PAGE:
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Using nanotechnology, UCF researchers have developed the first rapid detector for dopamine, a chemical that is believed to play a role in various diseases such as Parkinson’s, depression and some cancers. (Cerdit: UCF)

Using nanotechnology, researchers have developed the first rapid detector for dopamine, a chemical that is believed to play a role in various diseases such as Parkinson’s, depression and some cancers.

Studies show that too much dopamine could be associated with some cancers, while low dopamine could be associated with Parkinson’s disease and depression. The new technique requires only a few drops of blood, and results are available in minutes instead of hours because no separate lab is necessary to process the sample.

More than half a million people in the United States have Parkinson’s and major episodes of depression affect about 16 million adults a year.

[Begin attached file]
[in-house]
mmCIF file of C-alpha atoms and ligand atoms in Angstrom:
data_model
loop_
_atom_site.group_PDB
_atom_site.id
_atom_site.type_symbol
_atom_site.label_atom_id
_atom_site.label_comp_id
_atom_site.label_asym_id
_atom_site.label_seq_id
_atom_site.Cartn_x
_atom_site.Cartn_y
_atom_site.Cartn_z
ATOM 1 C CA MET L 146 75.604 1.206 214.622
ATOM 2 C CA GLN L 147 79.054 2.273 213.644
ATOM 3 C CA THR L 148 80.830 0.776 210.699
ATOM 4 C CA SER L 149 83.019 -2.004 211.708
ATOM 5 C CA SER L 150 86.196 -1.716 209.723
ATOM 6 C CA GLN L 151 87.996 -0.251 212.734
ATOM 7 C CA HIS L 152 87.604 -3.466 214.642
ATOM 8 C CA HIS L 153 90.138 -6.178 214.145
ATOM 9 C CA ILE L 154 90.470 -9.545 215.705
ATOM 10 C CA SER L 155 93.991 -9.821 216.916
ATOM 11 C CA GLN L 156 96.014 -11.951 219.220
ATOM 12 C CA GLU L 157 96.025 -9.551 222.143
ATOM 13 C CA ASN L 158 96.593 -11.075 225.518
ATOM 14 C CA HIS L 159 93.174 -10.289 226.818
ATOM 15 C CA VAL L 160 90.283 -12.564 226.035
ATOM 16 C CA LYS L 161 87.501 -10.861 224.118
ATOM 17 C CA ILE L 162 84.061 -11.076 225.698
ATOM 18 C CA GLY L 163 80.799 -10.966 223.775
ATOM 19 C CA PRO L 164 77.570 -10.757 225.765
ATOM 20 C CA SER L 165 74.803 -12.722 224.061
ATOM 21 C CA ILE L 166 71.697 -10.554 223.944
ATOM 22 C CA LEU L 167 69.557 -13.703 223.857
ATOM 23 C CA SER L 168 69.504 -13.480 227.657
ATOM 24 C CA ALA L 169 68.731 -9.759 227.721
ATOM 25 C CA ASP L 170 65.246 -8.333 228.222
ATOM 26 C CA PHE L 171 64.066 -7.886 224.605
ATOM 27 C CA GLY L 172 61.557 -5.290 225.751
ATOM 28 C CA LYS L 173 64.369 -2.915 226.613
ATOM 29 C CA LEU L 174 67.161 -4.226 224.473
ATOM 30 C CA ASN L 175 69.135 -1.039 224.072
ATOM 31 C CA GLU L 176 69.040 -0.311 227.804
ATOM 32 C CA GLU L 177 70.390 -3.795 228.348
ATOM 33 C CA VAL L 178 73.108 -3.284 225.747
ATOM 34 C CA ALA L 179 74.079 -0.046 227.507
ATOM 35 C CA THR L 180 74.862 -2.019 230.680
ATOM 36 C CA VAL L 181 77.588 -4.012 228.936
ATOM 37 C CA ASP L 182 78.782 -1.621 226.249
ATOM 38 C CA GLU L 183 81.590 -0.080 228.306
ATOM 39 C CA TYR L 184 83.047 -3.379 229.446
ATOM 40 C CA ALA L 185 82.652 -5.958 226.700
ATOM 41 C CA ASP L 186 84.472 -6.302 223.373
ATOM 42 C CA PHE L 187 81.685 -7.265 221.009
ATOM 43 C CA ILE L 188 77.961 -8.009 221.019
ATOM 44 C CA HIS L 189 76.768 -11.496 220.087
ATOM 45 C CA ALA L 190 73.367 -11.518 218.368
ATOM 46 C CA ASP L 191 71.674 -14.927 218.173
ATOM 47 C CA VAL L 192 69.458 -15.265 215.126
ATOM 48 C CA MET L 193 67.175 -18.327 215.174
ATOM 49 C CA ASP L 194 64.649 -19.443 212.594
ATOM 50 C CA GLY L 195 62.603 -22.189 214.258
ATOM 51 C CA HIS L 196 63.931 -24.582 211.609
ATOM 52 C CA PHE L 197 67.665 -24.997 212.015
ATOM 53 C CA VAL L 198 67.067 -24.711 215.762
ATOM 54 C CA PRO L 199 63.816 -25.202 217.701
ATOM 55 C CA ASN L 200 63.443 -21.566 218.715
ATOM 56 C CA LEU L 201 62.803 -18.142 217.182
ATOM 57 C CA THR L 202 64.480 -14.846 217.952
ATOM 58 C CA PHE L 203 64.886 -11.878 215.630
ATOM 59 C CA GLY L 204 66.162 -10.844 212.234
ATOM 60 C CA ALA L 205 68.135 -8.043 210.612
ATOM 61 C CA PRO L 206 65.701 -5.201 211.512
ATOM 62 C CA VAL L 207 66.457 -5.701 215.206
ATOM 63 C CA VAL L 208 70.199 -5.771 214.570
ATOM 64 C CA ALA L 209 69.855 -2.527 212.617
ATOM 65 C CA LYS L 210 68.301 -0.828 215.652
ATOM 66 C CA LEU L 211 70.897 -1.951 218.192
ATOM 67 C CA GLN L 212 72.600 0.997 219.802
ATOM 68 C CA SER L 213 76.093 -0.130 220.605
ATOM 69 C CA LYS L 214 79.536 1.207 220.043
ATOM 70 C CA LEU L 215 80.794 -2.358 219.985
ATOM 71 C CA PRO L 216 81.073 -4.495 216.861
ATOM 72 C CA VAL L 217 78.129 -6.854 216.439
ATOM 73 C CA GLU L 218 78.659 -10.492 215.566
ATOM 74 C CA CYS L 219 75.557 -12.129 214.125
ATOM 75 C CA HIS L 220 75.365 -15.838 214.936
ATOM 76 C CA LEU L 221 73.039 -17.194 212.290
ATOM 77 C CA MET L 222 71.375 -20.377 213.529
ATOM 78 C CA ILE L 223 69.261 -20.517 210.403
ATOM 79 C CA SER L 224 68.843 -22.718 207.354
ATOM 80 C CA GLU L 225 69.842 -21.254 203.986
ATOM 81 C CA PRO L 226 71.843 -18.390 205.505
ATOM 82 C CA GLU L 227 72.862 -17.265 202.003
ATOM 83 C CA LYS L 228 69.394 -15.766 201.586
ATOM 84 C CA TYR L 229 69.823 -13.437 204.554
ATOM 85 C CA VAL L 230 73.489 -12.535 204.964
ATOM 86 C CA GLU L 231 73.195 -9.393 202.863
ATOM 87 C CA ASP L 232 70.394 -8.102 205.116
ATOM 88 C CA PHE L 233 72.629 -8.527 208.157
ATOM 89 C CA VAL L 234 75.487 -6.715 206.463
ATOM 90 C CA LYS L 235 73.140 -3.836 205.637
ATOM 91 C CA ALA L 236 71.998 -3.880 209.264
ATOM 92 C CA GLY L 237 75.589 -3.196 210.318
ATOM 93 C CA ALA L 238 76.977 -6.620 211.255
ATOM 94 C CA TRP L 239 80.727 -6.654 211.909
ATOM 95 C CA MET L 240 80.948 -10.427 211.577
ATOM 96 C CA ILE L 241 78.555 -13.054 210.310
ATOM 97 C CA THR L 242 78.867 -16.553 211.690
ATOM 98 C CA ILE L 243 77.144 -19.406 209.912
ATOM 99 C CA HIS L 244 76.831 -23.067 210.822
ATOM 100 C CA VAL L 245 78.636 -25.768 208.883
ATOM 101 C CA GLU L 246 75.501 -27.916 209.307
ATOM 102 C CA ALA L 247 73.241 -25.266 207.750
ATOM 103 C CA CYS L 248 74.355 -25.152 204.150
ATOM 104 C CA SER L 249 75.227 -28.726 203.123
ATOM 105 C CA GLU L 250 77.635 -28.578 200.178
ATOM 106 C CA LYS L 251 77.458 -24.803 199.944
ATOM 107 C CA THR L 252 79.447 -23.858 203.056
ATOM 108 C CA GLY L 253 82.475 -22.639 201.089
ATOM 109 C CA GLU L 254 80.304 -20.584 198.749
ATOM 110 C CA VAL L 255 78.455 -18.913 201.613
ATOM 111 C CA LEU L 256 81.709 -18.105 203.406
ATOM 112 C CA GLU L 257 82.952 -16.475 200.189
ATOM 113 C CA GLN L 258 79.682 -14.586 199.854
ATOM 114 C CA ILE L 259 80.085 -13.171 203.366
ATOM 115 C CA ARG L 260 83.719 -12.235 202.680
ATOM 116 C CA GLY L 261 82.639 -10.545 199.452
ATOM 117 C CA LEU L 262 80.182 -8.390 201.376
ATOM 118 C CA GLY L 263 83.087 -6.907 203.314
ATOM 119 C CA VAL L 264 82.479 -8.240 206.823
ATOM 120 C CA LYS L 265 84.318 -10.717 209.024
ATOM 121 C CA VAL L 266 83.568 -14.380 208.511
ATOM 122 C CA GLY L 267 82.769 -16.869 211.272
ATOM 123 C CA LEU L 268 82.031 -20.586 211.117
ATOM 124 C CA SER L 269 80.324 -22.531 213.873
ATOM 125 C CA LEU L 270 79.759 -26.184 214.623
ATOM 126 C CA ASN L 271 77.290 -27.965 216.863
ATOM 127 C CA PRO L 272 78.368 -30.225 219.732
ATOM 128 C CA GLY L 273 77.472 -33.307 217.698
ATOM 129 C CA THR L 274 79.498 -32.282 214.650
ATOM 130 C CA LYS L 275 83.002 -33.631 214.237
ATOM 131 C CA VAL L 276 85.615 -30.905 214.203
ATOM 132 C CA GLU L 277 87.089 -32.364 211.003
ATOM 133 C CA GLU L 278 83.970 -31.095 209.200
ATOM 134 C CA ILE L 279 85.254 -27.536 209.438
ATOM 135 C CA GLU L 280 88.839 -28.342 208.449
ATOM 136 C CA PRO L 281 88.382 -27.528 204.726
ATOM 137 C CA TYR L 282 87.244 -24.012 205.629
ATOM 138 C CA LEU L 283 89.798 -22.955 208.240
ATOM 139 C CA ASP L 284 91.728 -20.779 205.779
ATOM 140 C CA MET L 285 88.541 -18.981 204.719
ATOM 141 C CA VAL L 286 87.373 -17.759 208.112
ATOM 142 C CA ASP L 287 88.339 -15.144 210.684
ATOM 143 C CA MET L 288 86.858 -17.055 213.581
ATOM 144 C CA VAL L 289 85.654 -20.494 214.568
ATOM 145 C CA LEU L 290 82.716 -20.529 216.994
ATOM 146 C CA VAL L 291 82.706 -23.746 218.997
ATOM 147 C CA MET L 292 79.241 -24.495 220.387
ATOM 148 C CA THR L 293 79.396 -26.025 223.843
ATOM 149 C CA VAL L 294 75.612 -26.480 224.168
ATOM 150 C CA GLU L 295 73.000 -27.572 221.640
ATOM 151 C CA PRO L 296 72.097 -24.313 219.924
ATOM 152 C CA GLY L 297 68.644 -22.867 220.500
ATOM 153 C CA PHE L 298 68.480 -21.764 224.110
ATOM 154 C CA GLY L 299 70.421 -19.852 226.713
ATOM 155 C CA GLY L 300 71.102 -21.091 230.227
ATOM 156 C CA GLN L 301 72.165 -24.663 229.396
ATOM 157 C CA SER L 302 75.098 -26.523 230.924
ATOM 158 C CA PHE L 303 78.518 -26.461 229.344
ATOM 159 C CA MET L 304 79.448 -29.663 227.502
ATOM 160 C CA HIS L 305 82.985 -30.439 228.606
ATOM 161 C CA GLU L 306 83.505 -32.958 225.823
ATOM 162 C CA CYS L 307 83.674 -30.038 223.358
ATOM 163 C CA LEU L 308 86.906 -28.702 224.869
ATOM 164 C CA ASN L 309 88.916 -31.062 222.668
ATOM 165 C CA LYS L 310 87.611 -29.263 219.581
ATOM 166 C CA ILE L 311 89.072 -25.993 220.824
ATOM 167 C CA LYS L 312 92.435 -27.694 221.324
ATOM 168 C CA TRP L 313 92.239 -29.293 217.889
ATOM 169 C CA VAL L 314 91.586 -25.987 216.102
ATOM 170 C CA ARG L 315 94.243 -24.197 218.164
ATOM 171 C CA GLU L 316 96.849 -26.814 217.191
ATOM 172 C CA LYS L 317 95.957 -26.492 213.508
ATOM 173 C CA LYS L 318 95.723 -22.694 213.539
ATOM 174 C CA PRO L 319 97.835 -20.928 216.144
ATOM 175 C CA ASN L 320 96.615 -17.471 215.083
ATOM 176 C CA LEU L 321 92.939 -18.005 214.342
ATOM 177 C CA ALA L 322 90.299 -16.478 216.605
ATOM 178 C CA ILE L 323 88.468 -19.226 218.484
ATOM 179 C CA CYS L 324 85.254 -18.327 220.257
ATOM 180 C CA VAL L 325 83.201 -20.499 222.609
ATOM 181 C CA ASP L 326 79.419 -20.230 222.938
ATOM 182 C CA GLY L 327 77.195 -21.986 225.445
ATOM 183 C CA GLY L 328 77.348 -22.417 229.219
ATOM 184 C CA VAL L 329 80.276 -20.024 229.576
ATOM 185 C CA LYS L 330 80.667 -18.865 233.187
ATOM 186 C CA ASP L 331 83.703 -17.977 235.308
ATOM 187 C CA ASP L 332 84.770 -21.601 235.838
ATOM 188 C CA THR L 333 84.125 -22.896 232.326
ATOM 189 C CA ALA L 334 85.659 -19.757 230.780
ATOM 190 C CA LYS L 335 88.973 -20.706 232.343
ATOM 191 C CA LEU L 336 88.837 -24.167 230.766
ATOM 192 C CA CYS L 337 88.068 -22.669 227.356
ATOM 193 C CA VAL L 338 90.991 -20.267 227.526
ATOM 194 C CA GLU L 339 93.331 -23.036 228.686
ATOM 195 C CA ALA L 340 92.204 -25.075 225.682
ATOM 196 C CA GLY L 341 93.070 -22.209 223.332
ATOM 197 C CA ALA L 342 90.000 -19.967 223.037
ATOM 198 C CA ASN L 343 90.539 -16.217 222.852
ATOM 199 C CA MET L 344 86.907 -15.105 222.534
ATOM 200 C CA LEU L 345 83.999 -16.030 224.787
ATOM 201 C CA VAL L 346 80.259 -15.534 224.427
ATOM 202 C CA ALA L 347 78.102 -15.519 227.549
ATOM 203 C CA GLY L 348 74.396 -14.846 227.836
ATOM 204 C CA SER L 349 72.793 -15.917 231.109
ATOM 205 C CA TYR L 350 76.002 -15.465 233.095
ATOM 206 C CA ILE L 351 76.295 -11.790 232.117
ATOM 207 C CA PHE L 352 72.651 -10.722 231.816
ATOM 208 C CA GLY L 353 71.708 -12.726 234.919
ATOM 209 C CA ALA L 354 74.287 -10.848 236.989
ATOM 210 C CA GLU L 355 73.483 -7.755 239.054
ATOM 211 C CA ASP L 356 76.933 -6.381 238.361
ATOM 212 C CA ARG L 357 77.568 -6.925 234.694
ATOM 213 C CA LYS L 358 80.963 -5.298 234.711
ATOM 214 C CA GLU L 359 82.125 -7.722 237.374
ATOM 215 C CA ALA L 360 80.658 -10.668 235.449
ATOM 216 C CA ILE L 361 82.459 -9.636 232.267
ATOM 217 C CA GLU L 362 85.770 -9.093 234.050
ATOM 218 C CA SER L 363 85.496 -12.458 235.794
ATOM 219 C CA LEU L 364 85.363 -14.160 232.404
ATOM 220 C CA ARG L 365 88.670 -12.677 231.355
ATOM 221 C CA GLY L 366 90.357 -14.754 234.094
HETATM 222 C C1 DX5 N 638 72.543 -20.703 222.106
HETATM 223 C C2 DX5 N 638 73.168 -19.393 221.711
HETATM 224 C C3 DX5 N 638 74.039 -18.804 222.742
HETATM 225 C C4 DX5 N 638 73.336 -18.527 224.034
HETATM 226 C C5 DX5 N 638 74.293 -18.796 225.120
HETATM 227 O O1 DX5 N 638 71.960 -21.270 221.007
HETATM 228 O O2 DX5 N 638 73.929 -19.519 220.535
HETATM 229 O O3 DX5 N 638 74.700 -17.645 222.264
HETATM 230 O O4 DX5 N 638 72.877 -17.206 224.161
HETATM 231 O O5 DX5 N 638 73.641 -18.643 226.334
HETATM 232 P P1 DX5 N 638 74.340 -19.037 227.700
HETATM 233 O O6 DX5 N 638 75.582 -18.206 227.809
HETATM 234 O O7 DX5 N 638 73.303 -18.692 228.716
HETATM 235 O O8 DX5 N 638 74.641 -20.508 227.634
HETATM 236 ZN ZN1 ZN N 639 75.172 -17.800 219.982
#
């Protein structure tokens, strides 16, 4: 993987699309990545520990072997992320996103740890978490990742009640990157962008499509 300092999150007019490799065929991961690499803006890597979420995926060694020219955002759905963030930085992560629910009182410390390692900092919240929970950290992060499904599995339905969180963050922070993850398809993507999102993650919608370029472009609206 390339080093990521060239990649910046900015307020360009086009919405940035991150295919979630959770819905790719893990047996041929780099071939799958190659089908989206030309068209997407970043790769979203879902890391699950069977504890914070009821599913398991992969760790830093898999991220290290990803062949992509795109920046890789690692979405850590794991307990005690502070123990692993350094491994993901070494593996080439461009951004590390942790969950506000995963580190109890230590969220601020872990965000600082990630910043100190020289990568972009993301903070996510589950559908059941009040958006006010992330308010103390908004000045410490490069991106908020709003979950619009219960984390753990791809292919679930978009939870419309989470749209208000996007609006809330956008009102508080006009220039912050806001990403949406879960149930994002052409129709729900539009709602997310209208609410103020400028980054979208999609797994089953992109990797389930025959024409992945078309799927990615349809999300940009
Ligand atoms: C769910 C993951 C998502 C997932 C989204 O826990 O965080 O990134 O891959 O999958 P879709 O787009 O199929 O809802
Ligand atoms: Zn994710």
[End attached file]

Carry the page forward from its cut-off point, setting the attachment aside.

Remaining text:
Current methods to detect dopamine are time consuming, require rigorous sample preparation, including blood-plasma separation, as well as specialized laboratory equipment. With this device, however, a few drops of blood on a palm-sized, rectangular chip is all that is needed.

Former methods of dopamine detection require much more time, sample preparations and specialized lab equipment.

Plasma is separated from the blood within the chip. Cerium oxide nanoparticles, which coat the sensor surface, selectively capture dopamine at microscopic levels from the plasma. The capture of dopamine molecules subsequently changes how light is reflected from the sensor and creates an optical readout indicating the level of dopamine.

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